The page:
Just started 16/8 last week and lost 4 pounds the first week, and gained two this week though not sure why. Already I feel less bloated and more energetic. I have to be careful not to eat anything too sweet during the last hour of my eating window or I wake up hungry. My issue is that I’m really bad at meal planning, are there any good resources for healthy meals/foods to eat while doing IF? I have 80 pounds to lose.

    10. Esprit de l'escalier*

      I’ve been skipping breakfast for a few years to have a 17-18 hour fast. It didn’t take too long for me to not miss that morning meal. I’ve lost a few pounds, but my main motivation is to not gain weight which my body really would like to do. (Underactive thyroid; meds help but are not perfect.)

      Some days I get hungry (and start eating) before noon, other days it could be as late as 1:30 pm. As long as I don’t mindlessly stuff myself between lunch and dinner, my weight has stayed pretty stable. I try to not eat after 7 PM. That interval works for me.

      Downsides: It can be a bit awkward socially if you’re around people who are having coffee and a nosh in mid-morning and they want you to have some, in that strange way people have of not liking to be eating while someone else is not partaking — I don’t want to explain my diet but also don’t want to eat then. And sometimes there are weekend early-brunch occasions which I haven’t quite figured out how to navigate. That’s about it.

  18. Venus*

    How does your garden grow?

    I love my asparagus, but we’re done now until next year. The raspberries are starting up and it’s a big year for them! I’m working to remove invasive plants from my yard, and encourage more wild geranium, goldenrod, and milkweed.

    1. Bobina*

      Had to repot/relocate some tickseed that was being devoured by slugs. Glad that it seems to be taking in the new pot, although no flowers despite it being a year old!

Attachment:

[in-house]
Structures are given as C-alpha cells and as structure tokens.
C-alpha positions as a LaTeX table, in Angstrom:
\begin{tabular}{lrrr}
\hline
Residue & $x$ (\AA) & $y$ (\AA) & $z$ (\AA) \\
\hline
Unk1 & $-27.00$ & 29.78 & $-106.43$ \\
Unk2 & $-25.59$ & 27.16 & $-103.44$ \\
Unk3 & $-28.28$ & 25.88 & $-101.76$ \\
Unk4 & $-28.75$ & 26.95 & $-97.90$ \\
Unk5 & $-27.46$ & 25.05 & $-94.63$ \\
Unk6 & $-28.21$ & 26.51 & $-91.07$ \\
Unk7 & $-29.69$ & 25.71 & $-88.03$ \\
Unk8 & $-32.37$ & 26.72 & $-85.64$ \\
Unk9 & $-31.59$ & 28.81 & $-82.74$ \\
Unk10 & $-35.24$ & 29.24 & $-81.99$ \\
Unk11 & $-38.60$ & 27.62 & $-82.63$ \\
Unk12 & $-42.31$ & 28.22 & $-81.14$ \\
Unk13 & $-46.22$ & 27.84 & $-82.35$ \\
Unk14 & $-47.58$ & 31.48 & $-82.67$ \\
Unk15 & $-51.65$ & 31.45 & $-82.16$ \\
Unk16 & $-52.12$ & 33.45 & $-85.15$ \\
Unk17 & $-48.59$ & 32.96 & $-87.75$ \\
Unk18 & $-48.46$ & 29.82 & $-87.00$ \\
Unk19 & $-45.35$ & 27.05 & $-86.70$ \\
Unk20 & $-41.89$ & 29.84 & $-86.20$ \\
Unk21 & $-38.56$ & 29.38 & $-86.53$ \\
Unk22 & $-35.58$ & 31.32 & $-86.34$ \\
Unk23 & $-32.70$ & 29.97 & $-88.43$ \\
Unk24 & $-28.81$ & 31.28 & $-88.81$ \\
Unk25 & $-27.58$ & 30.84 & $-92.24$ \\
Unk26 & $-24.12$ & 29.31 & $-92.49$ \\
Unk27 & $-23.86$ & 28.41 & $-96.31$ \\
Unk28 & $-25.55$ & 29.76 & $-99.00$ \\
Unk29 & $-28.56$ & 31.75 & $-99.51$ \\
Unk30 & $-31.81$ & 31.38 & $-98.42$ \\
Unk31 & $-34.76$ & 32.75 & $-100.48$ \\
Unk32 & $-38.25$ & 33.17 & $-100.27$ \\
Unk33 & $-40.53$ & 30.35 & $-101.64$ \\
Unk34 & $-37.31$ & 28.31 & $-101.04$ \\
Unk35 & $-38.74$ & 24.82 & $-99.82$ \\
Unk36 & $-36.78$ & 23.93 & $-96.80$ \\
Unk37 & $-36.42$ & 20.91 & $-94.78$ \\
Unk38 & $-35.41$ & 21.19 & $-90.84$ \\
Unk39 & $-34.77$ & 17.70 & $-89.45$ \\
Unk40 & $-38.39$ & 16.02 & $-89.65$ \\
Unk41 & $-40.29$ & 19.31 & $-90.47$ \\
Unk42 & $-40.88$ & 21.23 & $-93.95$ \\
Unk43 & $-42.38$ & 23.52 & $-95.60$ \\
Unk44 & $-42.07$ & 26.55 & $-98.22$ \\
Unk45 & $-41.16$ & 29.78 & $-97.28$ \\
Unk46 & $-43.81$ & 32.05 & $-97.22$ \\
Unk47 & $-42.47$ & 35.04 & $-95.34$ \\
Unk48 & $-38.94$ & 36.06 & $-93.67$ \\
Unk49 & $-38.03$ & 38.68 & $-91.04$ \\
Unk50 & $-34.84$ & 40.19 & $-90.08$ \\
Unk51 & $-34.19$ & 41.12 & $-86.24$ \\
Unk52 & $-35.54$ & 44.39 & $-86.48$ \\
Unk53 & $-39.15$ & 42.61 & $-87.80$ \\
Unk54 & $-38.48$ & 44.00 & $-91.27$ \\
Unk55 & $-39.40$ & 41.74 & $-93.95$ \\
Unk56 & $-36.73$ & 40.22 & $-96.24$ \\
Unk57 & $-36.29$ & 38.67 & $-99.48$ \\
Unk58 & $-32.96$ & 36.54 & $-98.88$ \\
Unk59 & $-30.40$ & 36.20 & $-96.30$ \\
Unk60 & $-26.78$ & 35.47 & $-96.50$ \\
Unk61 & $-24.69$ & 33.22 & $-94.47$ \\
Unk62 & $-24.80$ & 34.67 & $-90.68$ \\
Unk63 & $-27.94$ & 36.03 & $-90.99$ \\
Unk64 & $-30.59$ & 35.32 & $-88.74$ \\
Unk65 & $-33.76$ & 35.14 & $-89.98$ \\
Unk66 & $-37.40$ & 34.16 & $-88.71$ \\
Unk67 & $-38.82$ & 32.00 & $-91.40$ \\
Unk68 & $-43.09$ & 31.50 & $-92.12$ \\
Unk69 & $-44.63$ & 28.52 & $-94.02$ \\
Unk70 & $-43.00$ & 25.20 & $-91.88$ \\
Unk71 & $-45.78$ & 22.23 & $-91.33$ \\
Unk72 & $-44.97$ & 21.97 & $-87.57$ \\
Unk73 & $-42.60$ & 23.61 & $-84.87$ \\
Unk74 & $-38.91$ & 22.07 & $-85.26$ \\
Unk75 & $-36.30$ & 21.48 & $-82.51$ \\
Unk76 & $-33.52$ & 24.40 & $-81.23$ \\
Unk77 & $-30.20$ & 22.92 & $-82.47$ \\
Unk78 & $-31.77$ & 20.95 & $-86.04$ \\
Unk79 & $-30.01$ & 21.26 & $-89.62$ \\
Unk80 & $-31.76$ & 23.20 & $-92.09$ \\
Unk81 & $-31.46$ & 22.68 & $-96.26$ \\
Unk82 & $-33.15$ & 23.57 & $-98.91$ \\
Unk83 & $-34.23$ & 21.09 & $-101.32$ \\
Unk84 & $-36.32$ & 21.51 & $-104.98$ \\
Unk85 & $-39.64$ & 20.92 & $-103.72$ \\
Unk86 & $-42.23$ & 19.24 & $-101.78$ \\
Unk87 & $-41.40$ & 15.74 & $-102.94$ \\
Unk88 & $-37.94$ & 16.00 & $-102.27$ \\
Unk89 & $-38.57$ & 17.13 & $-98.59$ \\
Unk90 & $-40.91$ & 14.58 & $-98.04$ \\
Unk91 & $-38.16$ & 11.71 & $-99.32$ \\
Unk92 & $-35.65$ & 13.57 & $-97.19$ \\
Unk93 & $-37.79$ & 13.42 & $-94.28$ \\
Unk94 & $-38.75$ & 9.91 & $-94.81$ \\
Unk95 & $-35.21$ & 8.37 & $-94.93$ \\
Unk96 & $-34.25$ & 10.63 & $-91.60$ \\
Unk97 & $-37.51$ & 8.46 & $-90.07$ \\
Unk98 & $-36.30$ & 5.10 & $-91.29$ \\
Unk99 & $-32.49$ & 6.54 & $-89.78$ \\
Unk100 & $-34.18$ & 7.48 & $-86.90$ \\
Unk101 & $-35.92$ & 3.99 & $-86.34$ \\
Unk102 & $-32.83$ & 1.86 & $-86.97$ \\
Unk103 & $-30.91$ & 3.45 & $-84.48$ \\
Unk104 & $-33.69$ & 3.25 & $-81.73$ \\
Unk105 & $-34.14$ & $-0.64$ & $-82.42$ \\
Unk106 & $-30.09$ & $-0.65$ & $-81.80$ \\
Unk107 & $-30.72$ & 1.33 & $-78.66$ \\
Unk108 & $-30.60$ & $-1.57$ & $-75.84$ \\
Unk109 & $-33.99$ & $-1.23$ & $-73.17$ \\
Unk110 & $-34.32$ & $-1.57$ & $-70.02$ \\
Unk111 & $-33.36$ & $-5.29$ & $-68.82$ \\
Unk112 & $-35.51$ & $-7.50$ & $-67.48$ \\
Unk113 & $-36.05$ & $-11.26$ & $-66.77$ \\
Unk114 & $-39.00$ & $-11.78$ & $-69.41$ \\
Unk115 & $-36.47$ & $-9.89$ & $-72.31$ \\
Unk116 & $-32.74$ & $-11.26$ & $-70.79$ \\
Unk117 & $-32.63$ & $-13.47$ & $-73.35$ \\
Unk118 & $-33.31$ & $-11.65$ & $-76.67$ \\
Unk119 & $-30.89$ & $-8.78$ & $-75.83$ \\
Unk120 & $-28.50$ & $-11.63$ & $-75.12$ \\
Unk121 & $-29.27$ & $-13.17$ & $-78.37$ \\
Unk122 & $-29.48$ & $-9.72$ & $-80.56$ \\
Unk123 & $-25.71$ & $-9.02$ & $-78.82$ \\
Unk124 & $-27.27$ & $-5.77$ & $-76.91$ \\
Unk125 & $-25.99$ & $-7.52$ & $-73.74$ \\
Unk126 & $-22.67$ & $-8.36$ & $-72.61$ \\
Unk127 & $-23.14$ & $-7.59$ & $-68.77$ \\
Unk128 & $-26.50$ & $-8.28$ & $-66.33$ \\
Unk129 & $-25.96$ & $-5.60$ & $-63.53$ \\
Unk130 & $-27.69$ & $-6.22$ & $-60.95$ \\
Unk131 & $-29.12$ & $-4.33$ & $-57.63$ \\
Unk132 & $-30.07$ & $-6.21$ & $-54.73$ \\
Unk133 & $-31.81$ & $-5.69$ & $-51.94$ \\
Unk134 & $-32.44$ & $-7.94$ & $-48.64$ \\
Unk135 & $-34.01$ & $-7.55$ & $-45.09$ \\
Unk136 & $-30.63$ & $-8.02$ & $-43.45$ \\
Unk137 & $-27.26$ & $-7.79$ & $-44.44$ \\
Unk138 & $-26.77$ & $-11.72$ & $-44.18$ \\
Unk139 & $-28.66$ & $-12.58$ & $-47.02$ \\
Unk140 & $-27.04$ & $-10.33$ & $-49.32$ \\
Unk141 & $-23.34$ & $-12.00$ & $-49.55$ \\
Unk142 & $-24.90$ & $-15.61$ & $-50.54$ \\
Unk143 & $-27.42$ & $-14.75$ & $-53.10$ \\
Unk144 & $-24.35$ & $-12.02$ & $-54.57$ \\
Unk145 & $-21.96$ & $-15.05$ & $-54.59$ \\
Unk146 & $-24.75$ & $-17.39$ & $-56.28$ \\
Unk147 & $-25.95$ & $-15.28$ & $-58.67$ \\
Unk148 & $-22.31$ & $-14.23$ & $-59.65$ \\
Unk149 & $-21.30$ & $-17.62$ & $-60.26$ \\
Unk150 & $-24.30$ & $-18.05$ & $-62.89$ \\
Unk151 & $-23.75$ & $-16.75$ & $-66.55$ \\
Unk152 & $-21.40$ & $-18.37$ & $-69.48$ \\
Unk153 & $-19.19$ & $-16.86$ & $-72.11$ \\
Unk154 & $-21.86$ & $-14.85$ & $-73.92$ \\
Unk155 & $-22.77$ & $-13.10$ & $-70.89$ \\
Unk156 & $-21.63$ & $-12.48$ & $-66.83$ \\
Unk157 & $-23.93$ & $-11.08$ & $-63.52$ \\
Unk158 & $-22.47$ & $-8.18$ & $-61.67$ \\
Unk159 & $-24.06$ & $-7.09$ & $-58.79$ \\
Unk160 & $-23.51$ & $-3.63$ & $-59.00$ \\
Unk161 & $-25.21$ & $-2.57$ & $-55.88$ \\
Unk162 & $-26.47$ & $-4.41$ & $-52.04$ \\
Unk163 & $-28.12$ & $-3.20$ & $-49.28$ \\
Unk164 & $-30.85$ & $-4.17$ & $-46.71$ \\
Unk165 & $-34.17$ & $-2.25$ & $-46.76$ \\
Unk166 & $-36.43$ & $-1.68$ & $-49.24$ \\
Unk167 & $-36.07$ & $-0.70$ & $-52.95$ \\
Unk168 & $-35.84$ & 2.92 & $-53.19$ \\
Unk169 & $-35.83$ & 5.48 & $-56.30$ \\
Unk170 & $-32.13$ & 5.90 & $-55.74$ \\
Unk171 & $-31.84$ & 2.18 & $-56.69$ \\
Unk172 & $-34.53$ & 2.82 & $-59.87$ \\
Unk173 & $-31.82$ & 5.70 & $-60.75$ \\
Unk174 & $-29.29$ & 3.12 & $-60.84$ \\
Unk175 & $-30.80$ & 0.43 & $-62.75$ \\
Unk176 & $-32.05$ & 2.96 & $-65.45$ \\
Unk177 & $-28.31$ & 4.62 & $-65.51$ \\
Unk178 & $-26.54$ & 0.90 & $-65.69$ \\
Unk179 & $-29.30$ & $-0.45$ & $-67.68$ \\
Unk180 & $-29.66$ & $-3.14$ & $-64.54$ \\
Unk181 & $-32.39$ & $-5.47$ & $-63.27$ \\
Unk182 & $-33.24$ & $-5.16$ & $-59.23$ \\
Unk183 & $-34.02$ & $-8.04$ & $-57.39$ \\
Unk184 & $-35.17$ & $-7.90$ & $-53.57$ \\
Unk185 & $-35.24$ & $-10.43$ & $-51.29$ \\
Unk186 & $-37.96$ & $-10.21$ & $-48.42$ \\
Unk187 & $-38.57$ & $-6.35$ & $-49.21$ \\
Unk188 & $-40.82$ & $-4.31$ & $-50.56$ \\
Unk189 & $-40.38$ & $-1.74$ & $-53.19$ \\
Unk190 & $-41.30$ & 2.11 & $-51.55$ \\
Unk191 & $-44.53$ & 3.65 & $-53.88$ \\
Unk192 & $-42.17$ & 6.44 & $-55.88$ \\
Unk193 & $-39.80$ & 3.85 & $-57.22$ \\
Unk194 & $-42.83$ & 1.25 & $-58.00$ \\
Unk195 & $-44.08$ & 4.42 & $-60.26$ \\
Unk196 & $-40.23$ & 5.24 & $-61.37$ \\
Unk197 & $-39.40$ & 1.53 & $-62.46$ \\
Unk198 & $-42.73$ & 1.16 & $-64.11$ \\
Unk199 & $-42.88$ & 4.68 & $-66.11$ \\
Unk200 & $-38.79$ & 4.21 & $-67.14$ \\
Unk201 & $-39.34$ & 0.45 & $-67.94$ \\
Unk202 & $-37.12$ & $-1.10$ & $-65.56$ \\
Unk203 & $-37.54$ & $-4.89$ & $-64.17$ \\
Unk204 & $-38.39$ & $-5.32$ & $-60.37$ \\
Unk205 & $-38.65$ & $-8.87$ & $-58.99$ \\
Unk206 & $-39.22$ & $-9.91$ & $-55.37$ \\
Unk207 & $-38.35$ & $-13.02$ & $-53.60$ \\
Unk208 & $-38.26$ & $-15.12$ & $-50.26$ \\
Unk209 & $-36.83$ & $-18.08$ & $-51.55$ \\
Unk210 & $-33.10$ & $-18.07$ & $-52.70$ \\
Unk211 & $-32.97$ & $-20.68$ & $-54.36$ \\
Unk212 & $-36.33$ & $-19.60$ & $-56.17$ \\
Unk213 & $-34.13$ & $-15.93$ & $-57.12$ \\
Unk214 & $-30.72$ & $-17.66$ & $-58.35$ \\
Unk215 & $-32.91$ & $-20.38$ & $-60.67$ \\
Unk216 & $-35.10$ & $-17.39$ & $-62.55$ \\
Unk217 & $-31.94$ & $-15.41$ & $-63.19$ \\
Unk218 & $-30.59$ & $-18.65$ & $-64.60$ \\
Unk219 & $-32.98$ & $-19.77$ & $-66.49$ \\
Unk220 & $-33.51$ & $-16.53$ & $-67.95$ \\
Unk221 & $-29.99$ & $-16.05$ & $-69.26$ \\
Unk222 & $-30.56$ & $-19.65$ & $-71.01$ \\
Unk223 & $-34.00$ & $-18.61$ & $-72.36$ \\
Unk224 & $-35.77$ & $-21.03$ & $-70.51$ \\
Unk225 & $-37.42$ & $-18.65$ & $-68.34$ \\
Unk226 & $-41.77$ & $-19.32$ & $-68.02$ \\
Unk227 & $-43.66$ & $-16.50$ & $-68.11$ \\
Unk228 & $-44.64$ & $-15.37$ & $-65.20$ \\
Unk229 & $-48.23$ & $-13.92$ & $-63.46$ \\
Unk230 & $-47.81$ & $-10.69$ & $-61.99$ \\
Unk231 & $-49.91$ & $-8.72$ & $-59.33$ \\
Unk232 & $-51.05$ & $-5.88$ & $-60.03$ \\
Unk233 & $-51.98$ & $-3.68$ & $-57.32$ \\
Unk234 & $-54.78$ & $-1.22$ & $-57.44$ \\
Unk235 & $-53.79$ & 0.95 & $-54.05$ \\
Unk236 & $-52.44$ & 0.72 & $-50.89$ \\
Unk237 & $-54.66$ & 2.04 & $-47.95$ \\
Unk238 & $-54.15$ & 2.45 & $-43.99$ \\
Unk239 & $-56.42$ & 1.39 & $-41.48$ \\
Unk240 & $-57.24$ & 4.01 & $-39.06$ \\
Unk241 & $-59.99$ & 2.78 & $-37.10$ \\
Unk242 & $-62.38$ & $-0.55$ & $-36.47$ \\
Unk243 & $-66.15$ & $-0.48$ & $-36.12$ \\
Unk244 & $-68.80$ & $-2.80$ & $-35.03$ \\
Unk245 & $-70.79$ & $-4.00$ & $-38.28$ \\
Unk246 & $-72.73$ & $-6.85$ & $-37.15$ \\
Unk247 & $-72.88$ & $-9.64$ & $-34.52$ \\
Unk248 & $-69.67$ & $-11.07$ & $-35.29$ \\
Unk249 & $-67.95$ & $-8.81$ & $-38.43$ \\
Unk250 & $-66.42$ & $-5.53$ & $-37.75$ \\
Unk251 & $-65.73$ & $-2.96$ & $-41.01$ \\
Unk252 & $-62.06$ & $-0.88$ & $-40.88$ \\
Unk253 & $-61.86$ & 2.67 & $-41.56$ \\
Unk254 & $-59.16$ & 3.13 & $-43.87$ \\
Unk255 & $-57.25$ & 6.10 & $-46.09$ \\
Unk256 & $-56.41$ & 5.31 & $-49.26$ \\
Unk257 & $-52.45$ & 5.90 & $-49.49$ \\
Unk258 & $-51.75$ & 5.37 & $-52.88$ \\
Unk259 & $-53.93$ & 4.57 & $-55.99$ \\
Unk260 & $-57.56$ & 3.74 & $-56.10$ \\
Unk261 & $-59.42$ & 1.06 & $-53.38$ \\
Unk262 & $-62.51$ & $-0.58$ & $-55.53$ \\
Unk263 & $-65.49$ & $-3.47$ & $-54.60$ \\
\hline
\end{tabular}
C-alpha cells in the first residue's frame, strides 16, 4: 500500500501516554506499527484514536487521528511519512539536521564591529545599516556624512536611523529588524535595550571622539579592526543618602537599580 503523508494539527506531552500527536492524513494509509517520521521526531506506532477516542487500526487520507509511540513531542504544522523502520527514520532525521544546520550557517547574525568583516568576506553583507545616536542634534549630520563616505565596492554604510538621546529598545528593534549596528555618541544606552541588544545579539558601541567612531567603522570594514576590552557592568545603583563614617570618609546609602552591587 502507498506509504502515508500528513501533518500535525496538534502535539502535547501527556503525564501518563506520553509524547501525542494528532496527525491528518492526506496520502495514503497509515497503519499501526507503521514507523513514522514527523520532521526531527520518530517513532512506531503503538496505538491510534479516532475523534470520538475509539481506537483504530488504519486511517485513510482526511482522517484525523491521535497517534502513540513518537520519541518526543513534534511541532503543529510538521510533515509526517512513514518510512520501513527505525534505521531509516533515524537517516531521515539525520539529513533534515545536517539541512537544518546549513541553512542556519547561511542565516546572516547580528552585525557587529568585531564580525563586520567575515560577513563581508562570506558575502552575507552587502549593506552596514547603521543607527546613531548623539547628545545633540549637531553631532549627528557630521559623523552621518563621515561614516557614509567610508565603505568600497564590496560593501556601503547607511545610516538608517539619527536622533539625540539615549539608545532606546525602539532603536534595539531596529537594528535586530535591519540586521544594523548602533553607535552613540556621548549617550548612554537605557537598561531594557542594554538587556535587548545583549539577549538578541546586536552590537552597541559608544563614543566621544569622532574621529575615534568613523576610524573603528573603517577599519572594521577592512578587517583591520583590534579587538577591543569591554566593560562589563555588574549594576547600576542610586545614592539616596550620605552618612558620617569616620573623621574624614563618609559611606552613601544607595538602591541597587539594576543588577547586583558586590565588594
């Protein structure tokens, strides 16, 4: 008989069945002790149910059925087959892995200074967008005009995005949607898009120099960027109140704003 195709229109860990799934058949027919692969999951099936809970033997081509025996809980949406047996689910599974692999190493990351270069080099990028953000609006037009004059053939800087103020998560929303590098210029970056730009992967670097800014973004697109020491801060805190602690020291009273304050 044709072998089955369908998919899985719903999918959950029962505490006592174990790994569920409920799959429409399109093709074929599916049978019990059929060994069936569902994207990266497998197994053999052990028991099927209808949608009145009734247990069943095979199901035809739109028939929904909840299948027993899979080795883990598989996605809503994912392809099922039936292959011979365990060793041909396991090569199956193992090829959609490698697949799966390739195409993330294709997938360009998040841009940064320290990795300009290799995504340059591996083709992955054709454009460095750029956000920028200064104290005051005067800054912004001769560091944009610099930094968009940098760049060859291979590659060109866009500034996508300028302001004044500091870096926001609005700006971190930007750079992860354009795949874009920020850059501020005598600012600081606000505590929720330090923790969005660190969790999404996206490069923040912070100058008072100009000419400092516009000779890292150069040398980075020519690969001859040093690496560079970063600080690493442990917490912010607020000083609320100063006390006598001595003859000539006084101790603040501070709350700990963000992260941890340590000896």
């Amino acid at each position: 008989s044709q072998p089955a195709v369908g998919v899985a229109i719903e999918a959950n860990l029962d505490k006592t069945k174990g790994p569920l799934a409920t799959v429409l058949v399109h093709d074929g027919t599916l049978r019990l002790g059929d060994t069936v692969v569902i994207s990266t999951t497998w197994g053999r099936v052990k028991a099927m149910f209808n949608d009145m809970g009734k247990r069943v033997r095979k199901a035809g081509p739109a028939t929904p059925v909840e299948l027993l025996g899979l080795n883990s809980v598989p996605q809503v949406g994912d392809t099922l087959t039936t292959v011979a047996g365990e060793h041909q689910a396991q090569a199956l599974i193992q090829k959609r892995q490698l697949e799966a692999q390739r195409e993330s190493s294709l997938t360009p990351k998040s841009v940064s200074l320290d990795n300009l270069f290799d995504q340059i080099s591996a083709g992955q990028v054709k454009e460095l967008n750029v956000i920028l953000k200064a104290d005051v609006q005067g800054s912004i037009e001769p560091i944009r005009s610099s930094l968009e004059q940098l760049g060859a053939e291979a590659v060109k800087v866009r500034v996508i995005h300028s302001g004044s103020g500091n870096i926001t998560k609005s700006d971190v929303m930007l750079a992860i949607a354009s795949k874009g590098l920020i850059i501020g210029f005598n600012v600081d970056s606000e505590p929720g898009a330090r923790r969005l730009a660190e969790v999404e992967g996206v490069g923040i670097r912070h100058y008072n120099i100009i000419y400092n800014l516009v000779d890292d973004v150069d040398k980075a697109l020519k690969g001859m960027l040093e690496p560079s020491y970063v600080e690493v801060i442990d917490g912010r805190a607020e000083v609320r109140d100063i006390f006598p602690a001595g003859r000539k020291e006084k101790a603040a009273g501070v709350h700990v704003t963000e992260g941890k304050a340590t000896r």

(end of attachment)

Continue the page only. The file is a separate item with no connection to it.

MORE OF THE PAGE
Some of my ajuga were struggling with powdery mildew I think before I left on holiday, came back to them looking extremely dead, but it seems a good chop and some rain mean that they are showing signs of life. Lesson there is I probably need to prune them more agressively as they get bigger, they are naturally creepers and so grow quite vigourously, but I think they got too cramped in the pots I have them in hence the issues.

      And looks like a couple of anemones are still making a go of it, and some of the cheap seed I bought and planted is actually flowering this year!

      I also need to prune some unwanted plants but have been feeling very lazy about it (requires getting the ladder out) so maybe that will be tomorrows job.

    2. Cookies For Breakfast*

      After encouraging growth of our brand new grass before going on holiday, we suffered a setback. The neighbours are redoing their garden, and for reasons too long to explain, the builders had to use our garden for access and storing their stuff. Part of our grass will need reseeding now, they trampled all over it. Also, because the works are carrying on longer than expected, we still can’t do some of the gardening we planned on, and won’t have the garden ready for a birthday we were hoping to host, which is a shame. But we may be able to progress with getting rid of the weeds that keep showing up, which right now are the ugly thing that disappoints me the most.

      On that note, any tips for keeping weeds at bay? If we spray weed killer, all is good for a few weeks, but then new weeds reappear in the cracks between tiles and grow at lightning speed. Is ripping them out by hand regularly really the only way to keep the garden looking tidy? Or is there anything more effective long term, short of repaving the entire garden which we can’t afford?

      1. Missb*

        either cage the garden or the groundhog. I don’t think that sharing works that well?

      2. Chauncy Gardener*

        I’ve been using Plantskydd with great success to repel deer. Maybe it will work with a groundhog?

    3. Missb*

      My potatoes are going gangbusters. I set them up in a deep raised bed this year.

      I have a mole in the yard and s/he seems intent on uprooting any vegetable that I’ve put in the ground. I mostly use raised beds, but the artichokes really do need to be in the ground. I’ve lost two plants (I have backup starts still), so I’m going to dig in a cage underground for the plants and then probably call the mole assassin.

      1. Red Reader the Adulting Fairy*

        I just put sonic spikes in my yard that purport to get rid of chipmunks, moles, gophers etc. (Stupid chipmunks dug up and spirited away two full washtubs worth of oxalis plants/bulbs. Assholes.) It’s too soon to know if they’re working, but might be worth a try?